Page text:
Far Bank A night at the ‘Fish Motel’
Ever found accommodation where you can fish from your room? Dom Garnett enjoyed a spot of front porch fishing at Silver Lake, USA
MUCH as I love wilderness fishing, there is something slightly irresistible about the prospect of fishing from your bedroom. It’s not exactly a common occurrence, even in fishingcrazy North America.
Notoriously debauched rock band Led Zeppelin almost singlehandedly made ‘fish from your room’ accommodation extinct back in the 1970s when staying at the Edgewater Motel in Seattle, leaving mud sharks in wardrobes and under the beds.
Further south in Washington State, Silver Lake Resort must be one of only a handful of presentday motels where you can literally cast from your room. And so, as I was set to honeymoon on the West Coast, it was too good an opportunity to miss.
So what might an Englishman catch? In spite of all the weird and wonderful species across the pond, I was keenest to find those classic all-American fish that are free-biting and not found in the UK. Bluegills, crappies and largemouth bass are as popular
here as roach, perch and carp are back home.
To a British coarse angler, however, American tactics seem pretty crude. Their huge, bulbous floats are better known as ‘bobbers’. Fine tackle here is a whole worm on a size 4 hook. Loosefeeding, waggler floats and small barbless hooks are alien concepts to the Bubbas.
Having thrown in some mashed bread, I barely have time to crack open a beer before the float dips and keeps going. If you knew no better, you might think the culprit was a crucian carp, judging by the punchy fight and the juddering circles turned by the fish.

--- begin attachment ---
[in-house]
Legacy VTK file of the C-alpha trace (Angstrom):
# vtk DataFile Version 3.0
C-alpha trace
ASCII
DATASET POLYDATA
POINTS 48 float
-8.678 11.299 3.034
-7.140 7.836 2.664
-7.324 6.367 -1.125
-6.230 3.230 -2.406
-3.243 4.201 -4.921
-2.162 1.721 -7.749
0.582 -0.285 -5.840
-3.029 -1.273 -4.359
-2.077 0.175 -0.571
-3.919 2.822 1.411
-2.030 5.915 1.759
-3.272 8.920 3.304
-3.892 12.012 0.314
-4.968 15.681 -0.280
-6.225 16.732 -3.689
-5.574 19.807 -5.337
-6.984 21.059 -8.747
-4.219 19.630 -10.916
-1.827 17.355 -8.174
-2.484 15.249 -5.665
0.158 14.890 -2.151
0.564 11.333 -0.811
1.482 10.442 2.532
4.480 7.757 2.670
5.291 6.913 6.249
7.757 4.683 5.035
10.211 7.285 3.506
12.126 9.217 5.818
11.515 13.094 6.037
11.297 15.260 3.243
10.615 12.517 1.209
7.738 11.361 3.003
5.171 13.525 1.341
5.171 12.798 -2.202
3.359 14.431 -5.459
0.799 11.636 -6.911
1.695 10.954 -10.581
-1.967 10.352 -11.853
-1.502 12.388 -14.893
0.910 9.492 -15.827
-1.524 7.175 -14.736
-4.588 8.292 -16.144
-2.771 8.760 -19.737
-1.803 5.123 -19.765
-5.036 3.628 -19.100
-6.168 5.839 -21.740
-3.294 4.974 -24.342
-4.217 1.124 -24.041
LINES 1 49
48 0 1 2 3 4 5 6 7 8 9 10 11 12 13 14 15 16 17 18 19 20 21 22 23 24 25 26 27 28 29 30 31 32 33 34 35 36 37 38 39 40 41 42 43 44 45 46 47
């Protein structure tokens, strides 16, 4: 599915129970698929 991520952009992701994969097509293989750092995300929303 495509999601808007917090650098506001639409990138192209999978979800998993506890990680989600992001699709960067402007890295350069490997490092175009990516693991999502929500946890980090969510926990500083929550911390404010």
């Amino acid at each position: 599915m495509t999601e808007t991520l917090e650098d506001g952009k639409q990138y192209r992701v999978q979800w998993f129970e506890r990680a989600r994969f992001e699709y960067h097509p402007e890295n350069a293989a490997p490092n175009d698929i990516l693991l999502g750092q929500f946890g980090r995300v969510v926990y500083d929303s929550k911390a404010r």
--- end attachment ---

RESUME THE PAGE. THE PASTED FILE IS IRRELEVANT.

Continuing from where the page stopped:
Bluegills and crappies might be modest in size, but are spirited, eager-biting fish unlike any of our own species. They have little teeth, a spiny dorsal fin and brilliant colours.
As greedy as our perch, the main challenge is not so much hooking them, but striking early enough to avoid deep hooking. No fear for most Americans – there’s a good reason they are known as ‘panfish’.
An hour later there are two splashes as the neighbours cast out their bobbers. Novel fishing this might be, but hardly private.
Still, it all adds to the fun and I get the feeling we are as much a curiosity to our new friends as the fish are to my foreign eyes.
The action only slows when a 3lb bass grabs a small fish on the way in, making the water bulge.
By ten, I can barely see the float. Beers are sunk, stories swapped and I already know I won’t want to leave. For the sake of my new marriage, it’s probably a good thing we’re heading to Oregon in the morning.
Keep an eye out for next week’s ‘Far Bank’ to read more about Dom’s American adventure, and get a big surprise!
Does it get any better than fishing direct from your own balcony?
Bluegills are an all-American classic, bristling with attitude.